WORLD LITERATURE II (ENG
Activities for Romantic Poets
Dr. Diane Thompson, NVCC, ELI
Select the Activity question you wish to respond to. Make a copy of
the question to begin your Activity. Post your response to the
Activity 4: Romantic Poets Forum. I will comment on your Activity on the Forum, and send your grade to you
privately, by email.
|Key elements of romanticism include: focus on
the self and feelings; nature as an extension of feelings; feeling in response to nature;
concern with social injustice; and creative imagination. Review the group of romantic
poems, looking for examples of these key elements of romanticism. Select two poems that
seem especially romantic to you. For each poem, identify at least two romantic elements
that are important in it. Give examples for each and explain how they affect the poem.
|Select two romantic poems that look at some form
of nature. Discuss how the two poems talk about nature and how they connect the natural
world to human feeling. Use specific examples from the poems themselves to support your
|Compare Shelley's "England in 1819" to
Heine's "Silesian Weavers." Both poems deal with social injustice; your job is
to discuss how they express ideas and feelings about it. Give specific examples from the
texts of both poems to support your ideas.
|Read "Kubla Khan" by Coleridge,
"La Belle Dame sans Merci" by Keats, and "Et nox facta est" by Hugo.
All three poems create imaginary situations that are mysterious and unknowable by the
rational mind. This is a typical trait of romanticism. Compare/contrast two or three of
these poems and come to some interesting conclusion about their differences as well as
their similarities (So What?) Support your ideas with examples from the poems.
|There are several poems about dejection and/or
melancholy in this group of romantic poems. This was a favorite emotion for romantic poets
to write about. Select any two or three such poems to compare/contrast. Try to come to
some interesting conclusion about their differences as well as their similarities (So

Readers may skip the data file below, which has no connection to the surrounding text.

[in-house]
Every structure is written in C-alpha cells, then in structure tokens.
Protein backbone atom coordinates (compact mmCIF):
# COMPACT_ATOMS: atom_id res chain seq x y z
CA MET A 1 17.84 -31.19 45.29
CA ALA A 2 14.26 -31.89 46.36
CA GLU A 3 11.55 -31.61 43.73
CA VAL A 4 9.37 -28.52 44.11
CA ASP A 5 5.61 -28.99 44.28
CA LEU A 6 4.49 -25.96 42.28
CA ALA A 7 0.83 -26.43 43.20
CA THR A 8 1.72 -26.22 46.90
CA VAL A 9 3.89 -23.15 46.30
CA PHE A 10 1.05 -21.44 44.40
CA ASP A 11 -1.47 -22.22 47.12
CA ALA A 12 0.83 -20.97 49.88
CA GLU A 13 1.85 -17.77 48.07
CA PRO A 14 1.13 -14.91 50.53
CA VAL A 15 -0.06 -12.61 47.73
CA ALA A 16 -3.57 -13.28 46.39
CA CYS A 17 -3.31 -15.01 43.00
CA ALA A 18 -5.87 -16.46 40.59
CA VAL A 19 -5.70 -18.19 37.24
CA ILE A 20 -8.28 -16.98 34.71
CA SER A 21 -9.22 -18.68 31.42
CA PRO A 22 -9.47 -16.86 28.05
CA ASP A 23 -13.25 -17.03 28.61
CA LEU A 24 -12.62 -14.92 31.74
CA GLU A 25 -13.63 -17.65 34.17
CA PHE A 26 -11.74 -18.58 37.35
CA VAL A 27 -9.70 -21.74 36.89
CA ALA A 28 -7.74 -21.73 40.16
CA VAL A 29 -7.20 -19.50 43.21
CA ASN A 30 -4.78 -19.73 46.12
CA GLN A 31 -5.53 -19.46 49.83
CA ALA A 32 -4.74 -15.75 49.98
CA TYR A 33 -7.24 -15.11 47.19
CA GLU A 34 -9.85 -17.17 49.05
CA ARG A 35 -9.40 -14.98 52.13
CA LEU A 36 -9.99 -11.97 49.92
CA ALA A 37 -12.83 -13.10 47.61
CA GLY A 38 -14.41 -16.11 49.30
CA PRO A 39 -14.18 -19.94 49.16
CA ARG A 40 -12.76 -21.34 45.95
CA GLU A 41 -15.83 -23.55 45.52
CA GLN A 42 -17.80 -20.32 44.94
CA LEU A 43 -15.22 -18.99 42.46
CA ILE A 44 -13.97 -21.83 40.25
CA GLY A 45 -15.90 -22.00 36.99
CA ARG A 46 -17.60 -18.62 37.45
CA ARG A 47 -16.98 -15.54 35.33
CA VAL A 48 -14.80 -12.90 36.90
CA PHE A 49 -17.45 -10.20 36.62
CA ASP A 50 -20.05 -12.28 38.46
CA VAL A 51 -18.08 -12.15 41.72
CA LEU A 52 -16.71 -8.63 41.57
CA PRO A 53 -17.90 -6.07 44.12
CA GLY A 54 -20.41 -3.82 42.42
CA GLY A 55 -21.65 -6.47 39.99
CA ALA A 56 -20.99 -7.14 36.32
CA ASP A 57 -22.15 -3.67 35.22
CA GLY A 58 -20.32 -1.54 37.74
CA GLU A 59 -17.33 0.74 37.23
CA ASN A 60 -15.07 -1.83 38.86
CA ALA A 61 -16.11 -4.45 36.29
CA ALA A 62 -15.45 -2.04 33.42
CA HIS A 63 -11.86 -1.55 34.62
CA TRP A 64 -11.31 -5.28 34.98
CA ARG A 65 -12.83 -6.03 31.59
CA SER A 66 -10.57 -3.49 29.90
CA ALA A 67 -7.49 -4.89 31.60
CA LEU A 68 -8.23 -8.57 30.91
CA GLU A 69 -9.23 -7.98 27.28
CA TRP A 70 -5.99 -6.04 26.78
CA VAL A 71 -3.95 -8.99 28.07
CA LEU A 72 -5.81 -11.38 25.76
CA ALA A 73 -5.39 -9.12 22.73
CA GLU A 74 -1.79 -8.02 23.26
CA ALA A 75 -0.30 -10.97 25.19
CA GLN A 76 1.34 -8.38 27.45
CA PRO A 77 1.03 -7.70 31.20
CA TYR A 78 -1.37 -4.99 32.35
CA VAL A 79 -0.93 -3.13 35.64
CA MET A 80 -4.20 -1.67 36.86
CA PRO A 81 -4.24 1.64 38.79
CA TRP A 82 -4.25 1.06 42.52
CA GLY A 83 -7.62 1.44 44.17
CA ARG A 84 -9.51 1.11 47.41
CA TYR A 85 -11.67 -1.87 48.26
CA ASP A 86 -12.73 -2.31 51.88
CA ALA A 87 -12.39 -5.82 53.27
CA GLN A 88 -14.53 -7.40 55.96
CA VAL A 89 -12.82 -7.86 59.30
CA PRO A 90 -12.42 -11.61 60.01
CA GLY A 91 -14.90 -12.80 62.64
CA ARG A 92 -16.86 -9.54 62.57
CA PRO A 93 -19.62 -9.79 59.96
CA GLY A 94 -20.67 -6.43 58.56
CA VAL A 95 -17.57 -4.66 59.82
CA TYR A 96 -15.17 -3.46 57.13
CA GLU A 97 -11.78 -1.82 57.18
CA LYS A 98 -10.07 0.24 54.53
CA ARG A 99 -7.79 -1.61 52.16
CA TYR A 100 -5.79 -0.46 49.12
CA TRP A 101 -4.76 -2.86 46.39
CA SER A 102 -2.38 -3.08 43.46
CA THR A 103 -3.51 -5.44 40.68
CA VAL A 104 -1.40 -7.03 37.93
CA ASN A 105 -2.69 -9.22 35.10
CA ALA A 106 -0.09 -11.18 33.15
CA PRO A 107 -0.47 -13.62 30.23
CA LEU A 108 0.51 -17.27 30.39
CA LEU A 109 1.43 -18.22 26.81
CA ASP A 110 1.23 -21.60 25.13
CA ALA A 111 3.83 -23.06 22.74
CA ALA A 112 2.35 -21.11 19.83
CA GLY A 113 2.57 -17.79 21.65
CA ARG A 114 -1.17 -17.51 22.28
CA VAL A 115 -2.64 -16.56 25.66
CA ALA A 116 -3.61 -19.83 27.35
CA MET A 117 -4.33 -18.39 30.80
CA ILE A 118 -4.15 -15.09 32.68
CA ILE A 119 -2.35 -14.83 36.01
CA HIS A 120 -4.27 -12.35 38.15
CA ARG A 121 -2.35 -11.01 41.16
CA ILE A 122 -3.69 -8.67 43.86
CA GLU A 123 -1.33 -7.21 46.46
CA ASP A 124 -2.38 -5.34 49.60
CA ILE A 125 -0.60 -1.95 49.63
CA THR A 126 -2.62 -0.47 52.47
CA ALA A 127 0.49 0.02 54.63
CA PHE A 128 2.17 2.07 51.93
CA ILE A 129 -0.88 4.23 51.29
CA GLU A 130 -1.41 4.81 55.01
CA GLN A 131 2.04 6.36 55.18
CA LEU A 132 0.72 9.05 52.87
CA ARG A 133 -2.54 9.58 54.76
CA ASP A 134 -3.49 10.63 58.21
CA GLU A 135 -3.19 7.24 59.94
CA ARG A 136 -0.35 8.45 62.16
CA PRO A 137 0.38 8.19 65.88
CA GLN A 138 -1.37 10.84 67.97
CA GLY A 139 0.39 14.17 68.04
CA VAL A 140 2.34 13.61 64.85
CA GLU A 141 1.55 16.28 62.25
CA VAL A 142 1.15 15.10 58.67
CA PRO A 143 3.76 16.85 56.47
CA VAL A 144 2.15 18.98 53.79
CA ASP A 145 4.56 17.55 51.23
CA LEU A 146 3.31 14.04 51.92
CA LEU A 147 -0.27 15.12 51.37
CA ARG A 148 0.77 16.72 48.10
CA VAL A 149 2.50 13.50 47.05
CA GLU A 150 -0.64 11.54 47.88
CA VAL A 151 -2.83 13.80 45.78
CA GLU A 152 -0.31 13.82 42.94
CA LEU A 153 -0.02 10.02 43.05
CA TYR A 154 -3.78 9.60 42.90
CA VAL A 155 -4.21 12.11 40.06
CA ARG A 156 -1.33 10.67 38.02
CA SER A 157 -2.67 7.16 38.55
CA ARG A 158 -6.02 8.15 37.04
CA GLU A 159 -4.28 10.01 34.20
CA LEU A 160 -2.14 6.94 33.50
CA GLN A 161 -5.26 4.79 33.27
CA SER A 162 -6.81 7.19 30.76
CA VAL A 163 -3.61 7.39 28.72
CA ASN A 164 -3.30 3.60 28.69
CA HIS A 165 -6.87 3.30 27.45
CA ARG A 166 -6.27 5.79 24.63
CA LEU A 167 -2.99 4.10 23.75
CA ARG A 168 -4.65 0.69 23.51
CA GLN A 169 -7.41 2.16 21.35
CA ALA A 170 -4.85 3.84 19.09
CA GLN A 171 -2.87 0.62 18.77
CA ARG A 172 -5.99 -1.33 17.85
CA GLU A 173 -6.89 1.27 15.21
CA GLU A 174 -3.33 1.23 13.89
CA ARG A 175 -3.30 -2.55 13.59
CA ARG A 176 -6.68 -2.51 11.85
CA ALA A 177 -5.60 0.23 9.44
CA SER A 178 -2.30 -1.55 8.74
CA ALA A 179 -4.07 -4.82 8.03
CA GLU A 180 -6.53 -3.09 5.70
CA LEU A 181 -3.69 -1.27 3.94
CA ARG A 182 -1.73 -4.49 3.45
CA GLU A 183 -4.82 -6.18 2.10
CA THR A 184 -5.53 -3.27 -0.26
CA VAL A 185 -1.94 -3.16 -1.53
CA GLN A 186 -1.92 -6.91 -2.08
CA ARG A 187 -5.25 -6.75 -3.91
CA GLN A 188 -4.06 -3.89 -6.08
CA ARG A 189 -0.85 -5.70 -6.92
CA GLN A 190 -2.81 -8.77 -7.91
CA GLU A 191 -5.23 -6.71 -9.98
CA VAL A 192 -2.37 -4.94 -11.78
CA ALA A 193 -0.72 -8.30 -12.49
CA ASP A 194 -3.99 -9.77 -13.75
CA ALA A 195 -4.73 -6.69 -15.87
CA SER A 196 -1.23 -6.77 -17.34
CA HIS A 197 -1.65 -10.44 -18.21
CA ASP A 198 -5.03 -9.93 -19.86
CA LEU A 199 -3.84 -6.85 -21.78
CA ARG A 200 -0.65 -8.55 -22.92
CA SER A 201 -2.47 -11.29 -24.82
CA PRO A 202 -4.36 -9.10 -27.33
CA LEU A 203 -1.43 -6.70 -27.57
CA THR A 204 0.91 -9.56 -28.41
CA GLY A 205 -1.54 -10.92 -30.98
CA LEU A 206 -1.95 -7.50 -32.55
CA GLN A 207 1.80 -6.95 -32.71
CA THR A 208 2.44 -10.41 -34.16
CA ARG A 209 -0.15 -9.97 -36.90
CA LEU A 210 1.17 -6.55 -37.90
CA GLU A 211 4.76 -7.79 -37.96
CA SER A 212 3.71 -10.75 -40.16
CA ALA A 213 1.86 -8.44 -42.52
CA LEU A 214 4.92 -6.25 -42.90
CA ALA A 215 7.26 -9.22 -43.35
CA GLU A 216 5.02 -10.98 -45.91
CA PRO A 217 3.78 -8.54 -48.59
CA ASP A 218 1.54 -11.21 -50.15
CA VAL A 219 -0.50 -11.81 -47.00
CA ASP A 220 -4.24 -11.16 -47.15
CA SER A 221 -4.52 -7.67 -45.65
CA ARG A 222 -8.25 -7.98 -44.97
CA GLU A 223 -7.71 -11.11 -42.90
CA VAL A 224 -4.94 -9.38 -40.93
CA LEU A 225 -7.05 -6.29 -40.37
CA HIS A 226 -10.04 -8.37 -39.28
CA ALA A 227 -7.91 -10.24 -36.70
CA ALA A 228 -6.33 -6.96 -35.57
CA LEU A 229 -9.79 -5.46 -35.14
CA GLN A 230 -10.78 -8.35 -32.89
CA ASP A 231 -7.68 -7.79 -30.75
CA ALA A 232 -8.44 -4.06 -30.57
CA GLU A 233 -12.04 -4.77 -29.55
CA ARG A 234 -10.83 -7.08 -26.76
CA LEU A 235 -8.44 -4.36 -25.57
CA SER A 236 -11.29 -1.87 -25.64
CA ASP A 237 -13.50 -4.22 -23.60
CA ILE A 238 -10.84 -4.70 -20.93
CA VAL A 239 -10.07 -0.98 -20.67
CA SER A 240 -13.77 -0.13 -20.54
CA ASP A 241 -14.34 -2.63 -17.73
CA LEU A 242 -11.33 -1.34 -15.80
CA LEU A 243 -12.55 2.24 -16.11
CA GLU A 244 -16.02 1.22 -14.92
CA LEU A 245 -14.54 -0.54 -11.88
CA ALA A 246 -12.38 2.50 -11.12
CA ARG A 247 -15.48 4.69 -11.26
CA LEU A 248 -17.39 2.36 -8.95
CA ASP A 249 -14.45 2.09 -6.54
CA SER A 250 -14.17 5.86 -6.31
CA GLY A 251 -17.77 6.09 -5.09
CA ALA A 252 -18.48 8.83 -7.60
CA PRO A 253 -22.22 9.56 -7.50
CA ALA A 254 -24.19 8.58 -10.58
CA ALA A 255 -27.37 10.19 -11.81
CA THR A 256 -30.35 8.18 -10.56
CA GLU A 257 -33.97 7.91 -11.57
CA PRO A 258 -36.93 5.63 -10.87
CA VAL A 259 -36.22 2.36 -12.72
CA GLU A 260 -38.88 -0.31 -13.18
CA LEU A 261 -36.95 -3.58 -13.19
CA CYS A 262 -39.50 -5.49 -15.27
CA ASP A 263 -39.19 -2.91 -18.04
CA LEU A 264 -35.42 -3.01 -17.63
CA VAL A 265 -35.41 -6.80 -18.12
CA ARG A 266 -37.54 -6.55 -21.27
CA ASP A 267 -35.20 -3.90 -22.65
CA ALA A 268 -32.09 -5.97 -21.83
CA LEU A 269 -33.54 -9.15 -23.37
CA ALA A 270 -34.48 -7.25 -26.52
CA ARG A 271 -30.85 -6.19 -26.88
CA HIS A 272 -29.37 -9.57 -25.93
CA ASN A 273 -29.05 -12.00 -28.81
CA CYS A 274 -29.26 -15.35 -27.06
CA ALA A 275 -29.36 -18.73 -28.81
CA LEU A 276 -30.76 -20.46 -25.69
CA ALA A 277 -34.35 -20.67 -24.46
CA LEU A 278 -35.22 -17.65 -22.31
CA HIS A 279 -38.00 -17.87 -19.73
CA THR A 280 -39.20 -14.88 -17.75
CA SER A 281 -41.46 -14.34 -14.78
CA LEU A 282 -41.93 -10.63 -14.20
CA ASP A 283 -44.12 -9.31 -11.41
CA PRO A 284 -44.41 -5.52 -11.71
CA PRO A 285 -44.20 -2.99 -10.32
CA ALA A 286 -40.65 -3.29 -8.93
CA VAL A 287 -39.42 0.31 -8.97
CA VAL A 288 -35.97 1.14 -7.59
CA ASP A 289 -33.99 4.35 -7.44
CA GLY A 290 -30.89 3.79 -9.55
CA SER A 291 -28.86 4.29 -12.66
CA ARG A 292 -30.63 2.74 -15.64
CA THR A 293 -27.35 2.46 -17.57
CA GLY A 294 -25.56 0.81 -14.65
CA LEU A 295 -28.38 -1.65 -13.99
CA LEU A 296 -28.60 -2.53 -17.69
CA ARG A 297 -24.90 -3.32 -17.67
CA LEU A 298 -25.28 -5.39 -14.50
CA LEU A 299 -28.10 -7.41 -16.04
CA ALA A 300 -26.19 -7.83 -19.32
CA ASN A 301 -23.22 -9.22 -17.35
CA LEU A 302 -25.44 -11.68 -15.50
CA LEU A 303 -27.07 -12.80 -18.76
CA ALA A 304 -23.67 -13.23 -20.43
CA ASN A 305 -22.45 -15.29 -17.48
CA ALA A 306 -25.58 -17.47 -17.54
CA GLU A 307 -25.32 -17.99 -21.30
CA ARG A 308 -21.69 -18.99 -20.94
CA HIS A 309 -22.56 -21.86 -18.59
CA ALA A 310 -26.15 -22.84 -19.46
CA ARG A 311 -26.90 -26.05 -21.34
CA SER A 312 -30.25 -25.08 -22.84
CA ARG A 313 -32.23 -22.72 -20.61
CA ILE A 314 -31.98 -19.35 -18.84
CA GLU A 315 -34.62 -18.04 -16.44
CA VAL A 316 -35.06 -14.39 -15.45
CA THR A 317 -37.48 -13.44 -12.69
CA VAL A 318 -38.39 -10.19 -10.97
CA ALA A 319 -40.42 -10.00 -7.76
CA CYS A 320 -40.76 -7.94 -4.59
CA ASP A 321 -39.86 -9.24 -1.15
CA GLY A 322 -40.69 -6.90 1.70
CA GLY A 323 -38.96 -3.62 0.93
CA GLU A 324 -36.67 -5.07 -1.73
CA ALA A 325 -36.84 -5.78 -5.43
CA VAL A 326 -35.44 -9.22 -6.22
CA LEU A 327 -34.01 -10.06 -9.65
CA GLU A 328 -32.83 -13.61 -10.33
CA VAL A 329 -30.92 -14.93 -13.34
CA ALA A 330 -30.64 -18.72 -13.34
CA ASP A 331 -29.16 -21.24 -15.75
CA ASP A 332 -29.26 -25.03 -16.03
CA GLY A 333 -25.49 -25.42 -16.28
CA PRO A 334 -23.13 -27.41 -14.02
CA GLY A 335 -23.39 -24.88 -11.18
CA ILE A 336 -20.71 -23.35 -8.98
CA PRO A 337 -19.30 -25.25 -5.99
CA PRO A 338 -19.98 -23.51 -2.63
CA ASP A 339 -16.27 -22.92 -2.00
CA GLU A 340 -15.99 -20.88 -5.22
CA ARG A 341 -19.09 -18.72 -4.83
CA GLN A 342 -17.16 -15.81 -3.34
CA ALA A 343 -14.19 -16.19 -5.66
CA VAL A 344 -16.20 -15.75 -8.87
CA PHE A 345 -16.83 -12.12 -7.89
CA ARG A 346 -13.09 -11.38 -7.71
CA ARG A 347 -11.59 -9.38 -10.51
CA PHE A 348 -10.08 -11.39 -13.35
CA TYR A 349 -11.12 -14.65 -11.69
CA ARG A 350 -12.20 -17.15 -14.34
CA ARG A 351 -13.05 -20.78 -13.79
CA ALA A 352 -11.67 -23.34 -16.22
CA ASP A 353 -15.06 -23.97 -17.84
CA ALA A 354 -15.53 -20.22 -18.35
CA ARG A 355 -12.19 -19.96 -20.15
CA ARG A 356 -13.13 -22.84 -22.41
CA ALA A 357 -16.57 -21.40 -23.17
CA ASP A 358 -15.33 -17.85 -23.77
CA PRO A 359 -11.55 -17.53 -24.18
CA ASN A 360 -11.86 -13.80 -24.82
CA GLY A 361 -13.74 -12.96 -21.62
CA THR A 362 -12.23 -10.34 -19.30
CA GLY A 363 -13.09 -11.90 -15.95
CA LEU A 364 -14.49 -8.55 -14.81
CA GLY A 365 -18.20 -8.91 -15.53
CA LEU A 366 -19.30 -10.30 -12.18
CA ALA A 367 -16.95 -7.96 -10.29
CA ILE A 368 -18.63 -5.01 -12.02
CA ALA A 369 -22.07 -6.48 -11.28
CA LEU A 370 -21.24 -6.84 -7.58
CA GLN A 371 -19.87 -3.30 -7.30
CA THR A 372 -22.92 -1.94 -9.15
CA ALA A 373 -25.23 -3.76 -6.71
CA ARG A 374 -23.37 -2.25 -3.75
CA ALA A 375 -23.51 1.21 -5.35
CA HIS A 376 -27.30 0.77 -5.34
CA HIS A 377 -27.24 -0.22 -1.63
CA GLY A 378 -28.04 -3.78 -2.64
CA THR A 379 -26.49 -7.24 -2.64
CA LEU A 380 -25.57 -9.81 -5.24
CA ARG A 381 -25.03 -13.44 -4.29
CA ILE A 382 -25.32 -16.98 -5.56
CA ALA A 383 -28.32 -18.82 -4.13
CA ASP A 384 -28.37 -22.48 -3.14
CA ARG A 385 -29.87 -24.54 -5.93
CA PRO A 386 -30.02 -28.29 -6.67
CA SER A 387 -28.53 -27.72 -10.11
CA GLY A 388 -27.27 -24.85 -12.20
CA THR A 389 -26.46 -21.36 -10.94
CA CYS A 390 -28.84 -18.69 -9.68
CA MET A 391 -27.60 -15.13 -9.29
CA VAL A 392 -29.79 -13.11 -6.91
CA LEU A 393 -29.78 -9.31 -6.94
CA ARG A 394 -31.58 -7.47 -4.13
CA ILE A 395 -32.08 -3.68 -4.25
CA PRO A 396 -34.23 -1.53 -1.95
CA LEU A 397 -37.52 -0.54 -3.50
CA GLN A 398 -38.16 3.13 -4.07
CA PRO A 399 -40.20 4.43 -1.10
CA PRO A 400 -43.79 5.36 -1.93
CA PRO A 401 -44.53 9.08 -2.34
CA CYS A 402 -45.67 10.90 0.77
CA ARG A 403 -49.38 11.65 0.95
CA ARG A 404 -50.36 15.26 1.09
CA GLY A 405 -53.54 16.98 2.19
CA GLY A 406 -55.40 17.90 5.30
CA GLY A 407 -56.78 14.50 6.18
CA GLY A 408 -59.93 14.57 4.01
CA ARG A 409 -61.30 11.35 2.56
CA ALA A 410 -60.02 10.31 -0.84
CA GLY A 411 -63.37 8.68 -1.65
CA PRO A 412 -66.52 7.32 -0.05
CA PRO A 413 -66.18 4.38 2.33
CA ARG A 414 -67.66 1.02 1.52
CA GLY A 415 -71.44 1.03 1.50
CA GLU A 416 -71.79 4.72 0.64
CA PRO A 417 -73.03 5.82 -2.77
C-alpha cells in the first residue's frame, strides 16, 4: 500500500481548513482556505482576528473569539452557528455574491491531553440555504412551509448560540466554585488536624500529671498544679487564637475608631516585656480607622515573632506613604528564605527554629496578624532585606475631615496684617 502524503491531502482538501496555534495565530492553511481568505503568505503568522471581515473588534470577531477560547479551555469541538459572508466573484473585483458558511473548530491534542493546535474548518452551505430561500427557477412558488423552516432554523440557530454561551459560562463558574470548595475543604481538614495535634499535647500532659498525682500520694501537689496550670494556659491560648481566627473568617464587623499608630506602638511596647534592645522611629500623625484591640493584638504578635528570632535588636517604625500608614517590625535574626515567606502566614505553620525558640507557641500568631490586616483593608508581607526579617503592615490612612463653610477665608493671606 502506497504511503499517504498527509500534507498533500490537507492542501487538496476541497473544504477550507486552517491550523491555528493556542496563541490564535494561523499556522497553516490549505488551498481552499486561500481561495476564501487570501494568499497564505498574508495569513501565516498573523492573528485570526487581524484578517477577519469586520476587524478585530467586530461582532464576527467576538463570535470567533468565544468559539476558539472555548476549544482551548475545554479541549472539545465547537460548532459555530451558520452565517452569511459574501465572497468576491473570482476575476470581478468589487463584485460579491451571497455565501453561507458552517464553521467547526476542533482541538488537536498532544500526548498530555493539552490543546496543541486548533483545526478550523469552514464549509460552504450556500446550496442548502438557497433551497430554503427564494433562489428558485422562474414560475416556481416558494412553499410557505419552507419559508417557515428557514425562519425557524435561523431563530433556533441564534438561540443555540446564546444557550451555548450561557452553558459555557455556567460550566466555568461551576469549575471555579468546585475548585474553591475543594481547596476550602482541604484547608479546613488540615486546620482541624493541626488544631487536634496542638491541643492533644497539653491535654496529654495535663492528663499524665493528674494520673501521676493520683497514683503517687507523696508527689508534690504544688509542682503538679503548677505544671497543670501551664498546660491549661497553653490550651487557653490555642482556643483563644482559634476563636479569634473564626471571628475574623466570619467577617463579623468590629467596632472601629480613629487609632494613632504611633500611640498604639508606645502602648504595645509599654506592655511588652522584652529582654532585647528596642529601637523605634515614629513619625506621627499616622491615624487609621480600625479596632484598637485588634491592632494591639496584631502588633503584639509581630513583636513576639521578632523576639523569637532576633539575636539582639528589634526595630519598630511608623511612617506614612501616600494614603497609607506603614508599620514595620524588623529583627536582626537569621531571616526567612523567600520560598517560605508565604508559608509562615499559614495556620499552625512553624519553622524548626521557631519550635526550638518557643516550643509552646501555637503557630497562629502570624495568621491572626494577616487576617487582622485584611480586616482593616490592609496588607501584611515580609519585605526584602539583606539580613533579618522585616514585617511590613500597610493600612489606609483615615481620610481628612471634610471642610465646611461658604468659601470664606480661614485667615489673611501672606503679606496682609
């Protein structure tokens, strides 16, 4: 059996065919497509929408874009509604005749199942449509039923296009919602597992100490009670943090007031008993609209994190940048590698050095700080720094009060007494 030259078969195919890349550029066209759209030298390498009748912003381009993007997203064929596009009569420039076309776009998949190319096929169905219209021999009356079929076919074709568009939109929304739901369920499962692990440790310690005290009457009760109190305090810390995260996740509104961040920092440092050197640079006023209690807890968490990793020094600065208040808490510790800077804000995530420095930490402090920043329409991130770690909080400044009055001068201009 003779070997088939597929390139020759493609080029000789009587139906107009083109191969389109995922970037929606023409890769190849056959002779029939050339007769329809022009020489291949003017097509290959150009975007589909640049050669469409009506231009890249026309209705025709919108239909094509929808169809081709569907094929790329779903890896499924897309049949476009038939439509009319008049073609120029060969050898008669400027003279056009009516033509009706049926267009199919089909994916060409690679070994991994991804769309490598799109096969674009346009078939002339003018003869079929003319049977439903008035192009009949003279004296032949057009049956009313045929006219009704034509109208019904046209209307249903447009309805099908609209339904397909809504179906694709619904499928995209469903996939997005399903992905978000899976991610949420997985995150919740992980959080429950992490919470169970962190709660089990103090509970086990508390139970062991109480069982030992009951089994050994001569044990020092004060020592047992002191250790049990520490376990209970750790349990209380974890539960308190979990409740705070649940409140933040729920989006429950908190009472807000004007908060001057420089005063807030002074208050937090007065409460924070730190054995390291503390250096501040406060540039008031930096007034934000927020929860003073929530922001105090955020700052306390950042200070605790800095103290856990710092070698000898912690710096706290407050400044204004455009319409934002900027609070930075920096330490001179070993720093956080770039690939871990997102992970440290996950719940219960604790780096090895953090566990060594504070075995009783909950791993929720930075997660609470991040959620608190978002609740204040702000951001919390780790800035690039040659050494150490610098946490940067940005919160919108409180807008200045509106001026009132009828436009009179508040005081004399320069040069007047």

What?). Support your ideas with examples from the poems.
|Select two or three poems that deal with
animals. Analyze the similarities and differences between these poems. Are the animals
real or imaginary? Are they political or metaphorical animals? Does the poet relate to the
animal or use it to make a point? Use examples from the poems to support your ideas.
|Romantic poets frequently wrote about the
landscape and its features as if they were living, feeling creatures. They also wrote
about plants and animals as if they shared human emotions. Select two or three romantic
poems that treat the environment as if it were alive and/or the animals and plants in it
as if they were human, and trace just how they do this, using relevant examples from the
poems you have selected to support your points.
|Read Paul Brian's excellent essay, Romanticism, and write
a summary of it. Then, identify several areas in the essay that help to explain
ideas/images in two or three of the romantic poems you have read. Use examples from the
essay and the poems to support your ideas.
|Do a Google search to find a
well developed www site dealing with women romantic writers. Locate one
who interests you, read some of her poetry, and select one that you'd
like to discuss. Do a copy/paste of the poem to the message box or to
your word processor, and then write a discussion of why this poem is
"romantic," and how you think it expresses a woman's sensibility.
|Do a Google search to find a
well developed www site dealing with "gothic" poetry and its subculture
in the late 18th and early 19th centuries. Explore the site carefully,
and explain what "gothic" was in the late 18th and early 19th century,
and how it related to romantic poetry and feeling. Use specific examples
from the poems you have read to support your ideas.
|Compare Ghalib's lyric poems about love and
emotion with two or three European/English romantic poems. Do you see any interesting
differences? Any compelling similarities? Explain, using specific examples from Ghalib and
from the European/English poems you have selected.
|Read Keat's "La Belle Dame sans Merci"
(Volume E, 828-829) and an interesting Japanese story, "Bewitched,"
(Volume D, 629-648) by Akinari. Both
tell of supernatural demons, disguised as lovely ladies, who are in love with mortal men.
Compare the two demons, considering their appearance, their "true" nature, and
how they bewitch the men who fall into their clutches.
(c) Diane Thompson: